This content is from: Corner Office

Vanguard Shines in Protégé’s Bet With Warren Buffett

Buffett is set to win a $1 million bet after five funds of funds selected by Protégé Partners consistently lagged an S&P 500 index fund.

Protégé Partners has likely found itself on the losing end of a $1 million bet with Berkshire Hathaway chairman Warren Buffett after a group of hedge funds it selected failed to beat a Vanguard Group index fund for almost a decade.

The outcome of the wager, which concludes at the end of this year, is the latest reminder of the momentum that low-cost passive investing has gained since the financial crisis. Investors have increasingly favored index funds, which track benchmarks, over paying higher fees to money managers who make active picks in the stock and bond markets.

Buffett, a billionaire investor and outspoken critic of fund managers who profit from high fees at the expense of their clients, bet in 2007 that a Vanguard S&P 500 index fund would beat five funds of hedge funds selected by Protégé Partners over the next 10 years. Buffett laid out evidence in his 2017 annual letter to Berkshire Hathaway shareholders that he’s set to win the wager as none of the funds outperformed the index fund from 2008 through 2016.

Jeffrey Tarrant, founder and CEO of Protégé Partners, an asset manager based in New York, didn’t immediately return a phone call seeking comment.

The $3 trillion hedge fund industry, which has been struggling to outperform stock and bond markets, could see assets shrink by as much as 30 percent in the next three years if performance continues to disappoint, according to a report this month from Boston Consulting Group. By contrast, Vanguard, whose name is synonymous with index funds, attracted more money from investors in 2016 than all mutual funds and exchange-traded funds combined, preliminary data from Morningstar earlier this month showed.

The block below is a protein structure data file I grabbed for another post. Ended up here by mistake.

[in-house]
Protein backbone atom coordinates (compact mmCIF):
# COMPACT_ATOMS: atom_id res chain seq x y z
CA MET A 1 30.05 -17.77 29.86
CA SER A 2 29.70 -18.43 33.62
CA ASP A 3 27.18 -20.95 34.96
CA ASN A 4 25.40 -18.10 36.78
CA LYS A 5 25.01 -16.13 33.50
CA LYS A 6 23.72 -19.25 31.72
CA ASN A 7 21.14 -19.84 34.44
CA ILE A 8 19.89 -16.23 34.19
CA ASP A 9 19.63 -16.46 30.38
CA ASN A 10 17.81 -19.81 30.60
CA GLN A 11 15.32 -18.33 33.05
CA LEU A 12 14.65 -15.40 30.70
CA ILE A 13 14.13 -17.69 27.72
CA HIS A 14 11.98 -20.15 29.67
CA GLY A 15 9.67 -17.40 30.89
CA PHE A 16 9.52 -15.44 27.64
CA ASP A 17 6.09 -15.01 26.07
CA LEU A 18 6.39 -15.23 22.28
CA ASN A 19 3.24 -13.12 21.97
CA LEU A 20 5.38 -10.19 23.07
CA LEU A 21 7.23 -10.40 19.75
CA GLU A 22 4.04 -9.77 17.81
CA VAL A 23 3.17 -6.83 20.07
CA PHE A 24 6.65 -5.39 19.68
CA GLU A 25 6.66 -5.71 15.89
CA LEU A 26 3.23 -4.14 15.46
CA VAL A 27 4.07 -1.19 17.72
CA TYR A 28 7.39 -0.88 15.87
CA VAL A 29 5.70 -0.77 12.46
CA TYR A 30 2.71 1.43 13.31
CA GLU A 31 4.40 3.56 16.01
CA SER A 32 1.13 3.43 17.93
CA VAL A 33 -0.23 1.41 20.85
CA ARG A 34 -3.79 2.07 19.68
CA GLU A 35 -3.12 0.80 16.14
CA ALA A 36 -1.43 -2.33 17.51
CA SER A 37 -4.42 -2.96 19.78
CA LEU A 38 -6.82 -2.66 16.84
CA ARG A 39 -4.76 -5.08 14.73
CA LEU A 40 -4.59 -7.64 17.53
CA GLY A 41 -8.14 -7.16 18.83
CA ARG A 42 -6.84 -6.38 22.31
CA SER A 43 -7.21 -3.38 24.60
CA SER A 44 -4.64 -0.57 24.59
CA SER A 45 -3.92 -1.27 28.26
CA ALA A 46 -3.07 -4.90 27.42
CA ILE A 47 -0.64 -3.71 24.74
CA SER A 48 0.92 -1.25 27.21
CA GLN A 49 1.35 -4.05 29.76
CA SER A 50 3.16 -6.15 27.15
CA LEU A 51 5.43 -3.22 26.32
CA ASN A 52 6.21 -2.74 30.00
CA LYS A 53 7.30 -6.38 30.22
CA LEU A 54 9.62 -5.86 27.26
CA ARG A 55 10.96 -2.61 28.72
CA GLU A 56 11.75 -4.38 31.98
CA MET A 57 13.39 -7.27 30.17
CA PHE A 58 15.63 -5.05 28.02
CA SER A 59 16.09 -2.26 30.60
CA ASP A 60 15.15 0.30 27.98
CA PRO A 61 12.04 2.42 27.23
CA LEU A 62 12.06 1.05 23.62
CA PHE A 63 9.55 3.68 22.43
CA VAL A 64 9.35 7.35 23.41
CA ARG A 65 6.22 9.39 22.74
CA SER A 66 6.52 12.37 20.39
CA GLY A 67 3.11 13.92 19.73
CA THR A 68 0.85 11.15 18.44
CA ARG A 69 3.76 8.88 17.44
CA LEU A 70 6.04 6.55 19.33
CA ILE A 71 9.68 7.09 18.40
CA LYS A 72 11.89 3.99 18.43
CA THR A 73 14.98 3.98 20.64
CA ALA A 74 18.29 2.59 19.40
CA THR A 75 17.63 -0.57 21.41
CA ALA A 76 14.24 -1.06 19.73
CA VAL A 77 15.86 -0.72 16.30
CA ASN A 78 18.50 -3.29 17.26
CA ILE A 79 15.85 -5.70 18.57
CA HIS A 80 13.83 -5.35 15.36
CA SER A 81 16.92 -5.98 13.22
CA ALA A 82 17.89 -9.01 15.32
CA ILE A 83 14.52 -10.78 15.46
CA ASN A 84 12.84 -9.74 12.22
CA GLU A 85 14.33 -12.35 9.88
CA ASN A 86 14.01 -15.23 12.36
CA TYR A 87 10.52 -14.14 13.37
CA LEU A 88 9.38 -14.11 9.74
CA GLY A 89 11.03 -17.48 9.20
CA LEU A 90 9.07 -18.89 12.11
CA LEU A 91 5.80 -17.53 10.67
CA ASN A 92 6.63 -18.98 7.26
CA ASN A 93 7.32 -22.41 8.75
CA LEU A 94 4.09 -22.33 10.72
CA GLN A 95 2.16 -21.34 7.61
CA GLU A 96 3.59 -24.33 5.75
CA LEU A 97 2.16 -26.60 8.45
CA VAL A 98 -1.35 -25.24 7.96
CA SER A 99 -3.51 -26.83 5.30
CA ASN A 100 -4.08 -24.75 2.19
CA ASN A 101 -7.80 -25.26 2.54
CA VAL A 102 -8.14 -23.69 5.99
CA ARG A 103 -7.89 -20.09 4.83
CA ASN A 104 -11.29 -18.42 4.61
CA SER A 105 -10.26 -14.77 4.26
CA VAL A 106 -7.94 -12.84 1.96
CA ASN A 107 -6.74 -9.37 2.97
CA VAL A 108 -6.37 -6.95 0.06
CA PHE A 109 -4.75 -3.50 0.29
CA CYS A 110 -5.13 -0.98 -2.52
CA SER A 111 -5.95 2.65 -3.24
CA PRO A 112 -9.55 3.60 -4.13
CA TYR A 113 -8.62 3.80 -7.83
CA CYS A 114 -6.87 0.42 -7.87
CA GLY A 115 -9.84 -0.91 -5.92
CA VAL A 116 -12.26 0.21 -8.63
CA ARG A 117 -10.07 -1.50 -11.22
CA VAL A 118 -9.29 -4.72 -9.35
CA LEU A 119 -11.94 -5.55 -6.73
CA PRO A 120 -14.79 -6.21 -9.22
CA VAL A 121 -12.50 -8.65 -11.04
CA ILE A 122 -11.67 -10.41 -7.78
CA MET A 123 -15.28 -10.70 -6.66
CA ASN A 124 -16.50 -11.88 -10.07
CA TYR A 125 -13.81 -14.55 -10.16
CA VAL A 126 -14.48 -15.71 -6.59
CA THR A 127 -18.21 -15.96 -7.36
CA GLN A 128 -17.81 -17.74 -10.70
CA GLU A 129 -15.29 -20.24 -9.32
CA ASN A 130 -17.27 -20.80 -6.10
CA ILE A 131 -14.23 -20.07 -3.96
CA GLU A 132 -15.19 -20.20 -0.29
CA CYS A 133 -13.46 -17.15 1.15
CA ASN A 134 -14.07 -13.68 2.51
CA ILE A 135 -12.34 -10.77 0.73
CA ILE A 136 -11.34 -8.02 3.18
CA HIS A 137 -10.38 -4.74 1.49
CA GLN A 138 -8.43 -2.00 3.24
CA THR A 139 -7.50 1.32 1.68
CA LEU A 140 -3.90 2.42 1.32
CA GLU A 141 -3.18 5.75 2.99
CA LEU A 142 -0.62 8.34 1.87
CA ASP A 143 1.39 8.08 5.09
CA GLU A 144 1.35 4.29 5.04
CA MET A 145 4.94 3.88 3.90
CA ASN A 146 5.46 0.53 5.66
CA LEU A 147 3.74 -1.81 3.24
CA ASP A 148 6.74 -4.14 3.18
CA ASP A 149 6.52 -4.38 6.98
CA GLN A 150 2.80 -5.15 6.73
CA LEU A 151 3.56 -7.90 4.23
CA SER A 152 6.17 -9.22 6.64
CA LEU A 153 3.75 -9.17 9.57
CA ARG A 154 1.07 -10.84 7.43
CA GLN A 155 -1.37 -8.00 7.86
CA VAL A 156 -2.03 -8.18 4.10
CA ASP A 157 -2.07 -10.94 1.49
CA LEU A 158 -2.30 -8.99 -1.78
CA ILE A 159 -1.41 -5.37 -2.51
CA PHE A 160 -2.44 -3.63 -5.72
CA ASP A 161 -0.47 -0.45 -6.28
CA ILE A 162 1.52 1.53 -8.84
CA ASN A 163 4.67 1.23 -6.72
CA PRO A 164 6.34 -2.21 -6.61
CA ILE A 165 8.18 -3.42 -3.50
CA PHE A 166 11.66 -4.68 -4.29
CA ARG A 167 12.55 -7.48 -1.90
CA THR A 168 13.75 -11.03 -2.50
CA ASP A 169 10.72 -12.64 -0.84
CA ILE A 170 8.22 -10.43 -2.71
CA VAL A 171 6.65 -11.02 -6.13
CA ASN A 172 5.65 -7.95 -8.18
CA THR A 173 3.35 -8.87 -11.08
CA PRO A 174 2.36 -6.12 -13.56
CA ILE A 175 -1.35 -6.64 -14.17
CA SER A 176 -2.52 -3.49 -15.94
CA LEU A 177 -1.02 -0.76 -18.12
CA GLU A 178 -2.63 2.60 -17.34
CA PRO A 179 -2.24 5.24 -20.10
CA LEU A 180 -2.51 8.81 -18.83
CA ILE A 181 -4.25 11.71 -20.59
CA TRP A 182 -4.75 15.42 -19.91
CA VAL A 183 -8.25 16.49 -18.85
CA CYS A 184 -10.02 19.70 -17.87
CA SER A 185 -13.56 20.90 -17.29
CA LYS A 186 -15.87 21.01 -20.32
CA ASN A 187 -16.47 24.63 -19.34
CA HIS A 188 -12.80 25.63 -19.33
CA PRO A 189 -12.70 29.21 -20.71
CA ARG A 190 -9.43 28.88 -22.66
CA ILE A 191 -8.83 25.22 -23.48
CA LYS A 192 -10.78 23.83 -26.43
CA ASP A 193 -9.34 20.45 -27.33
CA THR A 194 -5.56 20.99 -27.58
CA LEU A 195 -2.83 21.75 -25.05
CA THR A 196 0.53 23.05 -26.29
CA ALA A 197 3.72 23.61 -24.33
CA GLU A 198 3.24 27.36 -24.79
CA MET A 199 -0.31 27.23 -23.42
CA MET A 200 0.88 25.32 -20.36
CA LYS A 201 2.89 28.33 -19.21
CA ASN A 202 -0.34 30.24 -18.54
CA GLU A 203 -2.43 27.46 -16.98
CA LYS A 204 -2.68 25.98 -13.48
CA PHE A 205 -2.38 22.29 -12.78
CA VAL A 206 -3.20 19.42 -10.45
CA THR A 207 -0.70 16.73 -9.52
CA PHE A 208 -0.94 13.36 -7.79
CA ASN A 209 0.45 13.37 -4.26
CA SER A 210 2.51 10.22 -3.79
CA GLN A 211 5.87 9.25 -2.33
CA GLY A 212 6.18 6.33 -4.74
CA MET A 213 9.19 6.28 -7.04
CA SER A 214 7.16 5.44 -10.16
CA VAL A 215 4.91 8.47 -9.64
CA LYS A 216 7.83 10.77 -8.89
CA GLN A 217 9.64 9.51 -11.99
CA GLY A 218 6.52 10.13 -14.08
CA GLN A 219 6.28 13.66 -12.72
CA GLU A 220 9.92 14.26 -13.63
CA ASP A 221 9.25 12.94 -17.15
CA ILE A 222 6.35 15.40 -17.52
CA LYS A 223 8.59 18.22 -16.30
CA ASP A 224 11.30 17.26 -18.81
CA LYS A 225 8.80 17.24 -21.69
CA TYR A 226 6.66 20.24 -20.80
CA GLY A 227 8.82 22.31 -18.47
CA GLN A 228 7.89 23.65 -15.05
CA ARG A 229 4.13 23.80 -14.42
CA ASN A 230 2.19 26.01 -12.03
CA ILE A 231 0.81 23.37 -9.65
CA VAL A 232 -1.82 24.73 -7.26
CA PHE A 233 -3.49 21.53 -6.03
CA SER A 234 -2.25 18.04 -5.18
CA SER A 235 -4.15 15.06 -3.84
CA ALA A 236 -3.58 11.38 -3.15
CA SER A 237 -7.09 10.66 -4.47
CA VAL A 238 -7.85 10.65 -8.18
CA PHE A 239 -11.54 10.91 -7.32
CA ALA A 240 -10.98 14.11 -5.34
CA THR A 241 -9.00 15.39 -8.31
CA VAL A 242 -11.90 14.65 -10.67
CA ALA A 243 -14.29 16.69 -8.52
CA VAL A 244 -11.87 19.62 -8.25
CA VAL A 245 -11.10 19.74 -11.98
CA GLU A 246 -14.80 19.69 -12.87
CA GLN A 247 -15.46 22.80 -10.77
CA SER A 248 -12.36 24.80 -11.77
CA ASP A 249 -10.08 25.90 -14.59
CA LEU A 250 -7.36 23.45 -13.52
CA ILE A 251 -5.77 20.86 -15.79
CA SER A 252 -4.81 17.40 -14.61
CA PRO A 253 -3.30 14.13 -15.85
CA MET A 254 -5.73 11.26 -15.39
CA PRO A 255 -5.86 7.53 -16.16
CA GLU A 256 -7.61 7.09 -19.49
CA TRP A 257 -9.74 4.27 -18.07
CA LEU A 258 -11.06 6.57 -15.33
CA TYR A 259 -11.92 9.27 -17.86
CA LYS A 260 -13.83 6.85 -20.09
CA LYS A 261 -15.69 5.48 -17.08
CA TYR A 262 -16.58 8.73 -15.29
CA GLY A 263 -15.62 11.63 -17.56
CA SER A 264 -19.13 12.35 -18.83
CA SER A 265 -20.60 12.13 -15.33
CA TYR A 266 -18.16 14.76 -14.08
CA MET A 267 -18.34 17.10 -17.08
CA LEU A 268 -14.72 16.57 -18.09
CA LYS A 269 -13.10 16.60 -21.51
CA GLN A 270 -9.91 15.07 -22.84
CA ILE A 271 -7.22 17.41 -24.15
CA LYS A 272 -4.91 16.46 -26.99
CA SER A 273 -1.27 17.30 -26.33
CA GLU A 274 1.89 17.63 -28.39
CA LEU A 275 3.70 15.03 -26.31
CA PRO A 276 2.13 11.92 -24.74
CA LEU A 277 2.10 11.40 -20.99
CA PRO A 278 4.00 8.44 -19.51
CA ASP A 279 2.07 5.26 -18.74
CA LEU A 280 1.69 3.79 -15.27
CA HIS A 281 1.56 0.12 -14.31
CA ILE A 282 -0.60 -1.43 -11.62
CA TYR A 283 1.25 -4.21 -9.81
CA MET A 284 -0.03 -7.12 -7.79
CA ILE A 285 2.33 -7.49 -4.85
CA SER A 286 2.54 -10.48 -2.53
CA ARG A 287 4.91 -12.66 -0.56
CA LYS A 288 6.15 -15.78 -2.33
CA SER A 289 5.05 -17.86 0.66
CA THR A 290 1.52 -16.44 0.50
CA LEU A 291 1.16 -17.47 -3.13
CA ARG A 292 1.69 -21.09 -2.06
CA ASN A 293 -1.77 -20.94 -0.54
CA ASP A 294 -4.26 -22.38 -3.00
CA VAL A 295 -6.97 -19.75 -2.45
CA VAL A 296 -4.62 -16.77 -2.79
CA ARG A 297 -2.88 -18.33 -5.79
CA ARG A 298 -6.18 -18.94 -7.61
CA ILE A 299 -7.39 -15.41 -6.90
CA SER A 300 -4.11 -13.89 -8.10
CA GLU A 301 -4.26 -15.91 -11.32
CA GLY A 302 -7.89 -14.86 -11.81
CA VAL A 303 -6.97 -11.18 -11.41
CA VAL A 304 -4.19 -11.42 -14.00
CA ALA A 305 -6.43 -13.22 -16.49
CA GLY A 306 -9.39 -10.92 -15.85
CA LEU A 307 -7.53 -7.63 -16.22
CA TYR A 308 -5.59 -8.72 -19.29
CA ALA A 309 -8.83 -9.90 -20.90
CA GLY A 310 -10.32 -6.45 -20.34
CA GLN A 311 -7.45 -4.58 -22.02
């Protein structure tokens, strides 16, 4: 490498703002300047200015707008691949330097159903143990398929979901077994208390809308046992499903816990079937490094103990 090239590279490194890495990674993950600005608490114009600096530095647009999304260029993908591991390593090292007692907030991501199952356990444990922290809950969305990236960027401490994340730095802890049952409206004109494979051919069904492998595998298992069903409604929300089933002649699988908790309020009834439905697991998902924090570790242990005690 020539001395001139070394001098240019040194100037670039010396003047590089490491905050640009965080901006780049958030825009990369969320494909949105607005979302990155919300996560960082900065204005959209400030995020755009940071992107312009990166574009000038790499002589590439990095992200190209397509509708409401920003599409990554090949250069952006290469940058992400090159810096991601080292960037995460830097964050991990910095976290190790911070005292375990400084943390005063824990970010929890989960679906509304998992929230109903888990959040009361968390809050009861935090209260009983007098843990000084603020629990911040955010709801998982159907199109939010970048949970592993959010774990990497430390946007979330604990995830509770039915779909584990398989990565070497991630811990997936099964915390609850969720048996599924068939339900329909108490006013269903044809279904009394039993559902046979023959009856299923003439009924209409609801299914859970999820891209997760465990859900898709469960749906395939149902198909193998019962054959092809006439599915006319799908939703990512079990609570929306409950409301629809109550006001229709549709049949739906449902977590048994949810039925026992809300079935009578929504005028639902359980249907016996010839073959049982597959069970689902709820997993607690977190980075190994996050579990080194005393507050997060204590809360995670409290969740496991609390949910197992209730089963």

“Though there are thousands of professional investment managers who have amassed staggering fortunes by touting their stock-selecting prowess, only one man — Ted Seides — stepped up to my challenge,” Buffet said in his letter, signed Feb. 25.

Seides was then co-manager of Protégé Partners, a fund-of-funds firm that focuses on emerging hedge fund managers. The Oracle of Omaha said in his letter that the five funds Seides selected had invested their money in more than 100 hedge funds, which meant the results wouldn’t be “distorted” by the performance of a single manager.

“I hadn’t known Ted before our wager, but I like him and admire his willingness to put his money where his mouth was,” Buffett said. “He has been both straight-forward with me and meticulous in supplying all the data that both he and I have needed to monitor the bet.”

Seides, who left Protégé in 2015 and is now a managing partner at Hidden Brook Investments, said in an email that he couldn’t comment on the bet because technically it belongs to Protégé.

According to Buffett, the five funds-of-funds gained 2.2 percent on an compounded annual basis in the nine years through 2016. “That means $1 million invested in those funds would have gained $220,000,” he said. “The index fund would meanwhile have gained $854,000.”

Under terms of the wager, the winnings will go to a charity. Buffet said the performance of the funds of hedge funds leaves “no doubt that Girls Inc. of Omaha, the charitable beneficiary I designated to get any bet winnings I earned, will be the organization eagerly opening the mail next January.”

Related Content